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1 Samuel 8:4-11, (12-15), 16-20, (11:14-15)
Mel Brooks made the catch-line famous, in his 1981 film, History of the World, Part I: "It's good to be the king!"
(Get an idea with this 4-minute excerpt from the film, set to Mel's own "hip hop" song lyric.)
For Brooks fans, the line becomes something of a leitmotif in his other films, including Robin Hood: Men in Tights, Spaceballs, and The Producers -- not that that has anything to do with anything -- except that I am reminded of it when God, through Samuel, tries to tell the Israelites that gaining a king to rule over them might not be all they think it is cracked up to be!
"It's going to cost you!" is something of a biblical leitmotif where sin is concerned, yet over and over again, we humans are willing to enter the bargain anyway. The Israelites (who play our part in this drama) use the argument familiar to every teenager who has ever been confronted by a parent over dubious behavioral choices: "Well, everybody's doing it!"
What's a prophet -- or a God -- to say?
This God -- the LORD of Israel -- is greater than all gods; this God is the true King above all kings.
Noticeably, the LORD, as the high King, is very close to those who recognize their own lowliness; but remains "far away" from those whose self-attitude is haughty. Those who seek the help of the LORD when they are in trouble will find it; those who maintain an "I got this" state-of-mind are not so likely to find themselves aided by God's strong "right hand."
Ah, speaking of the "fruit" of our own choices!
I have long been intrigued by the fact that God never said a word to these first humans before they exhibited their first sign of guilt; they "heard" God walking in the garden and they "hid" themselves in the trees.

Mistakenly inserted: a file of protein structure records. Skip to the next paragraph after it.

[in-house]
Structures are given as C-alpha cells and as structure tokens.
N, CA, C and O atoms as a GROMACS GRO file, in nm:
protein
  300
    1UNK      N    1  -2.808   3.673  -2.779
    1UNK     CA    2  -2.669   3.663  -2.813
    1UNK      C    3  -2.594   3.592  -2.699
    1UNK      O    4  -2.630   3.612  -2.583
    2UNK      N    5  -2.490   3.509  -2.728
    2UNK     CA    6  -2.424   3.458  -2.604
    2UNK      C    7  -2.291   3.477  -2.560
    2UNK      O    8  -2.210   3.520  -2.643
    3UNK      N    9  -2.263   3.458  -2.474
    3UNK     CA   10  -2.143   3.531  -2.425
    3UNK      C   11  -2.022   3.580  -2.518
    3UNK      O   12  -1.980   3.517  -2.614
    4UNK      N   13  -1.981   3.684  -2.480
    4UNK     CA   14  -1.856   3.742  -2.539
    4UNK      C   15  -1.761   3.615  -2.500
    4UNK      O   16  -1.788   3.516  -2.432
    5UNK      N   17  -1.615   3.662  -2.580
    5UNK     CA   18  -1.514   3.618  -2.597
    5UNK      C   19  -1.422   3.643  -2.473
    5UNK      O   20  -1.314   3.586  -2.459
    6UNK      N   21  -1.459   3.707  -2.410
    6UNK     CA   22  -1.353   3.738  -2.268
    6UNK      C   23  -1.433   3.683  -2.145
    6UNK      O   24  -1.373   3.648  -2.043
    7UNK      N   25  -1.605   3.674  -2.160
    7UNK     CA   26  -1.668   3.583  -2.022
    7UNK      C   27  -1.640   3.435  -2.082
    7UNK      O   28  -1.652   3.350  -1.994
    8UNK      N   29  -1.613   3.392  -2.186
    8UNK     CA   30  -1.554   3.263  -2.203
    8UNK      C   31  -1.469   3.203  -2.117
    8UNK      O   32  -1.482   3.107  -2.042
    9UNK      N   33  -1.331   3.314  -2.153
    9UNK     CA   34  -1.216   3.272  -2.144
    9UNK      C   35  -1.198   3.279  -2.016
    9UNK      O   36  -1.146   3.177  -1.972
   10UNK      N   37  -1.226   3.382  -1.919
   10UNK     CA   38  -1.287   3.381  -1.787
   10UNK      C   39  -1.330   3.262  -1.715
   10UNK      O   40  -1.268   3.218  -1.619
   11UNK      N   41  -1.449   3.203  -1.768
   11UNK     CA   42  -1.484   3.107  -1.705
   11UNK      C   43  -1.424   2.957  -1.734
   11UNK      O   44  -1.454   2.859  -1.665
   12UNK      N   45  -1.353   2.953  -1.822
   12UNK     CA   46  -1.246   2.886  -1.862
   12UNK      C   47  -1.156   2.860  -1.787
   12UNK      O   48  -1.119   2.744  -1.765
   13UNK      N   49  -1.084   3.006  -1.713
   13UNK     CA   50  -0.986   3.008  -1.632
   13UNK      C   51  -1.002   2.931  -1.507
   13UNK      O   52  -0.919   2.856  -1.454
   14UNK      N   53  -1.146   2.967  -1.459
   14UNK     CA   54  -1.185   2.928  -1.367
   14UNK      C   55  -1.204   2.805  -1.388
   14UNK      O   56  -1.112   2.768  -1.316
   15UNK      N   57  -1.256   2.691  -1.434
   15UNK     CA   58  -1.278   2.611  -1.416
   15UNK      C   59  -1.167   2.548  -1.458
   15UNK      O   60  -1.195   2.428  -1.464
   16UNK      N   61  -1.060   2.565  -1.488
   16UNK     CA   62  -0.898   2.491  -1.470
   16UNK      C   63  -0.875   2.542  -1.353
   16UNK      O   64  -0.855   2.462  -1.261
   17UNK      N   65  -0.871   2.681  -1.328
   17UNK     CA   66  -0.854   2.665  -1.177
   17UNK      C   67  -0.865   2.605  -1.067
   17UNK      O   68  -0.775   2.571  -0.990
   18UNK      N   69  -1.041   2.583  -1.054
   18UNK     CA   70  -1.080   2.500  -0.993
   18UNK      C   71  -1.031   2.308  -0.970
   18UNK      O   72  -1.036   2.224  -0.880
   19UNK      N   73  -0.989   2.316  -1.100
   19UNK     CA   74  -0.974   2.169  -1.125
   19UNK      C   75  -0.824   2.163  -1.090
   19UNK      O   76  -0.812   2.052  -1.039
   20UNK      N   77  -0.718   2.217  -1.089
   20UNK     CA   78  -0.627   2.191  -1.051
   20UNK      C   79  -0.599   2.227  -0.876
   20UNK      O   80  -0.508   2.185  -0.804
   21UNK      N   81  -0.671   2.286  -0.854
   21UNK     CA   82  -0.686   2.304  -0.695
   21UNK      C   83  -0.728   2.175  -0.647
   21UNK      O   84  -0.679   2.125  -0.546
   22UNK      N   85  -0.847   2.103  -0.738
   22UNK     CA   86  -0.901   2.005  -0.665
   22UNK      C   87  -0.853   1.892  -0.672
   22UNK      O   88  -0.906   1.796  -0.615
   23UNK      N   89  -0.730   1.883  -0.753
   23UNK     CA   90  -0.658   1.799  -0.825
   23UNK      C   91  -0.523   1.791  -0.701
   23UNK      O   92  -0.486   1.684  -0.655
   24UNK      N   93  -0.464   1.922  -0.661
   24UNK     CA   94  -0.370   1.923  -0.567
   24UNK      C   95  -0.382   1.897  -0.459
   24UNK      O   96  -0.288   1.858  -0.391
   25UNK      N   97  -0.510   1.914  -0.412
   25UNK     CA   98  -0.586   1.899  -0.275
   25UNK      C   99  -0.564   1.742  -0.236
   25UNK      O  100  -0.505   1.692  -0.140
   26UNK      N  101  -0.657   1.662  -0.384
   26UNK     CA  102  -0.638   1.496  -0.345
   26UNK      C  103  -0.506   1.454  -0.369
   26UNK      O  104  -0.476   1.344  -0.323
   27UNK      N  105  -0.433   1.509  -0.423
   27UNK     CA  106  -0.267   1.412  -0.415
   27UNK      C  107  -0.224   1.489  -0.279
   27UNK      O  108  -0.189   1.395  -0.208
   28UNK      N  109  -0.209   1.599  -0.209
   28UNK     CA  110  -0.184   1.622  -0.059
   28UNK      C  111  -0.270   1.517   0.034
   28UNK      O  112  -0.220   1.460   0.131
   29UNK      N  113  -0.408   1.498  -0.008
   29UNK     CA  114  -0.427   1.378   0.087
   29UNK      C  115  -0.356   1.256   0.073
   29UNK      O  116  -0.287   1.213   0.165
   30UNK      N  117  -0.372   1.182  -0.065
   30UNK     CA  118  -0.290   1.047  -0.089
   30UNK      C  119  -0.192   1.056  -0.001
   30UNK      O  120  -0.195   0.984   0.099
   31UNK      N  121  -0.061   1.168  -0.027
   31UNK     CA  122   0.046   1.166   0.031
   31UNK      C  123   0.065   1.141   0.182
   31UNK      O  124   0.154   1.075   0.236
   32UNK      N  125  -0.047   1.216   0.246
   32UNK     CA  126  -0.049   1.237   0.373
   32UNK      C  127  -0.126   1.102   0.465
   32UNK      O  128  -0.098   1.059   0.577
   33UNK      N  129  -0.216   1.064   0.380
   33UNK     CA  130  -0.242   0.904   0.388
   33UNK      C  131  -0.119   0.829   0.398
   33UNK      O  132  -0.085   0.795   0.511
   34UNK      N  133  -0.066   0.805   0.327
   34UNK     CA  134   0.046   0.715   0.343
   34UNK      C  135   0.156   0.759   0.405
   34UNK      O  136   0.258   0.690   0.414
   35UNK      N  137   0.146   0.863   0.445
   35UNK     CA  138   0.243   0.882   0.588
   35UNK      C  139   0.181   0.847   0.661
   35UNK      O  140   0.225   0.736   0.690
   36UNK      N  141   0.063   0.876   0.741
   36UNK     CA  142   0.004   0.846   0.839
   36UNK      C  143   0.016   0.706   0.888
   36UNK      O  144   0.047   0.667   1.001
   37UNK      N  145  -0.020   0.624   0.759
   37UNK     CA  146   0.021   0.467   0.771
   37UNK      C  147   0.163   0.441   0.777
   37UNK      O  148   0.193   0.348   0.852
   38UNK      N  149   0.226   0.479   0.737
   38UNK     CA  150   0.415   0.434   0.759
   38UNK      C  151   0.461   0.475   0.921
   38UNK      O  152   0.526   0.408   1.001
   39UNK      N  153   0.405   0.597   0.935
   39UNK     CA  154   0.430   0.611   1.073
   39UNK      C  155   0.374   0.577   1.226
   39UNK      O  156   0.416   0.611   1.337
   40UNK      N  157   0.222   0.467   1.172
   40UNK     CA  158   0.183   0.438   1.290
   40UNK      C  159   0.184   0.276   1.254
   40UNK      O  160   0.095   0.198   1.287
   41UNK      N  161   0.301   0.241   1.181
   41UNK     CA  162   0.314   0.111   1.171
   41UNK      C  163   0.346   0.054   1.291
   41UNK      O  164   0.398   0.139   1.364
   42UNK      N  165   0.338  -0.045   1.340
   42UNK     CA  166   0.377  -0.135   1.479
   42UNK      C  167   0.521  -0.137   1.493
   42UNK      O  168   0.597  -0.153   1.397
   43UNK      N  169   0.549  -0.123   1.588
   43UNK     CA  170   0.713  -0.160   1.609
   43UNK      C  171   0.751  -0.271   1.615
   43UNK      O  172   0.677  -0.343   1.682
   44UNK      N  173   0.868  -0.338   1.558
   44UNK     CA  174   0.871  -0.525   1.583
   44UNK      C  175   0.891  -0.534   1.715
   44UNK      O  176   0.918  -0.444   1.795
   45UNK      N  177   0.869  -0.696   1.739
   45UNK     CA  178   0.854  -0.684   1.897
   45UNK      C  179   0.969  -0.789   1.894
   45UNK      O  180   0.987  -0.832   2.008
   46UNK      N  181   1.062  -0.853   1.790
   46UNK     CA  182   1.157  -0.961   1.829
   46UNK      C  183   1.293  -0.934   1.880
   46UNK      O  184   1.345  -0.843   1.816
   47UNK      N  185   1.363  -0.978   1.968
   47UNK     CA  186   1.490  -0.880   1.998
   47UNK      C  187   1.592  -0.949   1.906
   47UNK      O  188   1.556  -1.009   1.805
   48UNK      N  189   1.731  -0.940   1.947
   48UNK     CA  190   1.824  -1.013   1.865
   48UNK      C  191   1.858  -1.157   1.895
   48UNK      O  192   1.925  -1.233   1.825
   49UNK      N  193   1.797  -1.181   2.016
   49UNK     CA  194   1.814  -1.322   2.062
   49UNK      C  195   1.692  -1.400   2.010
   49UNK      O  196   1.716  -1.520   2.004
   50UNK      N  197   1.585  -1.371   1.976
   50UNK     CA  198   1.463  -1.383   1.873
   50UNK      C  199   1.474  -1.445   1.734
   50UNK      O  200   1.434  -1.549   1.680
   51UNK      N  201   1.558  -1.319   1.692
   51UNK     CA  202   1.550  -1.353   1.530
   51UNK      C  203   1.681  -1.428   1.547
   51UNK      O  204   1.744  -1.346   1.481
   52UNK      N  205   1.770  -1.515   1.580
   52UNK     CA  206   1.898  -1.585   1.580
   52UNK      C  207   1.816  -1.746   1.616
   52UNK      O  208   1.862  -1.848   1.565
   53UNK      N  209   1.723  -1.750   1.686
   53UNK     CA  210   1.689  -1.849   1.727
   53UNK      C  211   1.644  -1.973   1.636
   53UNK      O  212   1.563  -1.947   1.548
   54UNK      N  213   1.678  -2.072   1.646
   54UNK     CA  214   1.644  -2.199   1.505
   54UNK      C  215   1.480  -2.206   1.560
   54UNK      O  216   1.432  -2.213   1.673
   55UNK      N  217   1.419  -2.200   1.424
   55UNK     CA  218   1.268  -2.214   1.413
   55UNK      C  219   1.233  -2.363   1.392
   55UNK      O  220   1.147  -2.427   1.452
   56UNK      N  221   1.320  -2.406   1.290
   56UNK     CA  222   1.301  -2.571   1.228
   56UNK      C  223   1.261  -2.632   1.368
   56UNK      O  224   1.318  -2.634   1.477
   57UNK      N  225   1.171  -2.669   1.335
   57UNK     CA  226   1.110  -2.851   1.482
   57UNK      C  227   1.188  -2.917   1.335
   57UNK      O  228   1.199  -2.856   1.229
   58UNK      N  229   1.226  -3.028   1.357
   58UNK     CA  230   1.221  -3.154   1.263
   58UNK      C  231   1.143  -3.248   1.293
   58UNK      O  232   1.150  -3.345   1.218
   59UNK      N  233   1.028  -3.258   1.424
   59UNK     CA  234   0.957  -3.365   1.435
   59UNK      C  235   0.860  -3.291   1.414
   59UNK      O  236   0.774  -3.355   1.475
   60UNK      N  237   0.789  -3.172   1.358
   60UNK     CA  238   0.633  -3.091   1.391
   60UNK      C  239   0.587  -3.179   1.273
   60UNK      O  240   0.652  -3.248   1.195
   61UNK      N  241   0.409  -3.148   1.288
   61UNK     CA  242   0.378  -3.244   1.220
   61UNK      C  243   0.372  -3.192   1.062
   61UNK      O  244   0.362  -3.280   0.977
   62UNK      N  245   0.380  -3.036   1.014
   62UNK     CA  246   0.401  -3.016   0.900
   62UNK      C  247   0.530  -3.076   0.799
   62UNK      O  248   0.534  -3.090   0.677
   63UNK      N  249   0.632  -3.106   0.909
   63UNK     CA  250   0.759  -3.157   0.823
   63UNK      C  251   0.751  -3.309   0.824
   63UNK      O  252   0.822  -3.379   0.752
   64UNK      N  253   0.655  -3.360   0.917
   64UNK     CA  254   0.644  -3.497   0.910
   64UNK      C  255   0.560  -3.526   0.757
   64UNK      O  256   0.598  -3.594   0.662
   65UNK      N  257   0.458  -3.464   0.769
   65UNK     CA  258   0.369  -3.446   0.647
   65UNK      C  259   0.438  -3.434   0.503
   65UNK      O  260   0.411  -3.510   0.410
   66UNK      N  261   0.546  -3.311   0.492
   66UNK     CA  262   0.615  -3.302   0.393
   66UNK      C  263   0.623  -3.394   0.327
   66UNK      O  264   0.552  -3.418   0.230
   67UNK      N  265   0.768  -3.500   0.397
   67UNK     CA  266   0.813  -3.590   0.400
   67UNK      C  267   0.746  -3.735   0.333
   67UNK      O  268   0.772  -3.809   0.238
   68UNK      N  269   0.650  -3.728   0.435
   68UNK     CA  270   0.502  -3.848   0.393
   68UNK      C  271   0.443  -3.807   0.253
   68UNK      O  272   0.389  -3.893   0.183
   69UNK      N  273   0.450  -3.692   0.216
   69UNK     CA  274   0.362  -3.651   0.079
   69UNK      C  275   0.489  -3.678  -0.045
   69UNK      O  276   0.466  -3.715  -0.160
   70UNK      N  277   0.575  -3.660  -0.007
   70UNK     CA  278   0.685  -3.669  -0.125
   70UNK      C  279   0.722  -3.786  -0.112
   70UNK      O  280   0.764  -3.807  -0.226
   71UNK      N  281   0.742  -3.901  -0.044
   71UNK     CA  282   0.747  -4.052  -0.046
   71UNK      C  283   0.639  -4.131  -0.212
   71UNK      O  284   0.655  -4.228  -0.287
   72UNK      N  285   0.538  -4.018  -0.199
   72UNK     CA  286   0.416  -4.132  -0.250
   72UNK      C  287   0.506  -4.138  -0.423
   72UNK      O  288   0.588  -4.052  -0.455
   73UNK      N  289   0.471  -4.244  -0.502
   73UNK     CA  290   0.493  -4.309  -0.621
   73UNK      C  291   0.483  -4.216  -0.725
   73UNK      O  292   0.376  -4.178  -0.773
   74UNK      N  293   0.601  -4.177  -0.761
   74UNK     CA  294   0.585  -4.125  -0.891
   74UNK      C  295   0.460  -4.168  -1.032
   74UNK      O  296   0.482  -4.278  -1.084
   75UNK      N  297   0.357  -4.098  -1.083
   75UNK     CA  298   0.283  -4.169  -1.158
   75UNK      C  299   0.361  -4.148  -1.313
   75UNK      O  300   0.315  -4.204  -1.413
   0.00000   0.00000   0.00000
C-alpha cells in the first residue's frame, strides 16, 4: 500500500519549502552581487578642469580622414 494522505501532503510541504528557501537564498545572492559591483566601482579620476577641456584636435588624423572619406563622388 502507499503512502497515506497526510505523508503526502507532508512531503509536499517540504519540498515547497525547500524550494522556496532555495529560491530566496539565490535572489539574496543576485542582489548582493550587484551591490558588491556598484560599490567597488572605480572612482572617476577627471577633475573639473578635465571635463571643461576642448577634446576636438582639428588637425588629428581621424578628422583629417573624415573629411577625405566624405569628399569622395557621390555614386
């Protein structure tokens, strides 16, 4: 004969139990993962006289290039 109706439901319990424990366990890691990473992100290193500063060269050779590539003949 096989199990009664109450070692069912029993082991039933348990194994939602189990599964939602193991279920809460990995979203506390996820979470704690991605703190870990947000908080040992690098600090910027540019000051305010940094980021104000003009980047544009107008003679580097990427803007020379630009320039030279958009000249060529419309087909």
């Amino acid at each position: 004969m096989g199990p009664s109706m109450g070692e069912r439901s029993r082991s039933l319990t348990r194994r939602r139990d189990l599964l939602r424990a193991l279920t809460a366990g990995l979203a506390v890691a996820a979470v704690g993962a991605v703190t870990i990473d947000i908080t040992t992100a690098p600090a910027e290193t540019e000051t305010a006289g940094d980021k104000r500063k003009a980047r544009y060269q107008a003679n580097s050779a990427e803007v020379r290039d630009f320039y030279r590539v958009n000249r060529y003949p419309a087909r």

Apparently, not only does the guilty dog bark first, he/she also tucks tail and hides at the first sound of accountability coming!
Does God keep score?
The psalmist asks a question (v.3) that still resonates. How in the world could I ever answer for every single time I "sinned?" (i.e., broke a rule, crossed a boundary, told a lie, hurt another person, etc.)
There is something powerful to consider here about just how forgiveness works. If I can never even the score of my wrongdoing, then sooner or later I would just give up trying -- and sin would progress to its inevitable conclusion: hurt, destruction, and death.
But, if there is a way to "wipe the slate clean" and get a fresh start -- starting over seems like a genuine option. After a time, I know the deep need of my life for cleansing and renewal; I feel it "in my bones."
Honest confrontation of my shortcomings and confession of my sin are the prerequisites of right living and right relationship -- with God and others. Like waiting through a long, dark night for a glimmer of hope and sunshine, passing through the anguish of repentance brings redemption to my soul.
2 Corinthians 4:13-5:1
How thankful have I been for grace lately?
V. 15 says that "grace, as it extends to more and more people, may increase thanksgiving...." Just makes me wonder how thankful I have been for the incredible grace given to me. Have I stopped the flow of God's grace through my life in any way by ingratitude?
"That boy done lost his mind!"
There was a certain young man in my hometown of whom that statement was made regularly when I was growing up. Theories varied as to exactly why Ray Skinner (not his real name, by the way) was crazy -- or if he even was really mentally unbalanced -- but none of us "kids" were ever brave enough to actually talk to him and find out. He was sort of our local Boo Radley, I suppose.
The setting for today's gospel reading is a very Boo Radley-like experience Jesus has with his own family -- those who should have been best-positioned to know him. Jesus is, of course, talking about his "kingdom," which was his favorite subject. He really believed that God had sent him to establish a kingdom that was sort of, kind of on this earth -- but wasn't really, exactly like the other kingdoms of the earth.
Yeah, that was some crazy-sounding stuff right there! No wonder his momma and them came to try to talk him into coming home with them.
Just how crazy are the demands of the kingdom of God for those who would claim to follow Christ today? Are we "brothers and sisters" of our Lord Jesus?
by the Rev. Dr. Delmer L. Chilton
They were wrong to try to stop him, but they were wrong for the right reason. They loved Jesus as a son and brother and they wanted him to be happy, they wanted him to be successful, they wanted him to fit in, they wanted him to be safe, they wanted him to come home; if not home to Nazareth at least home to traditional values.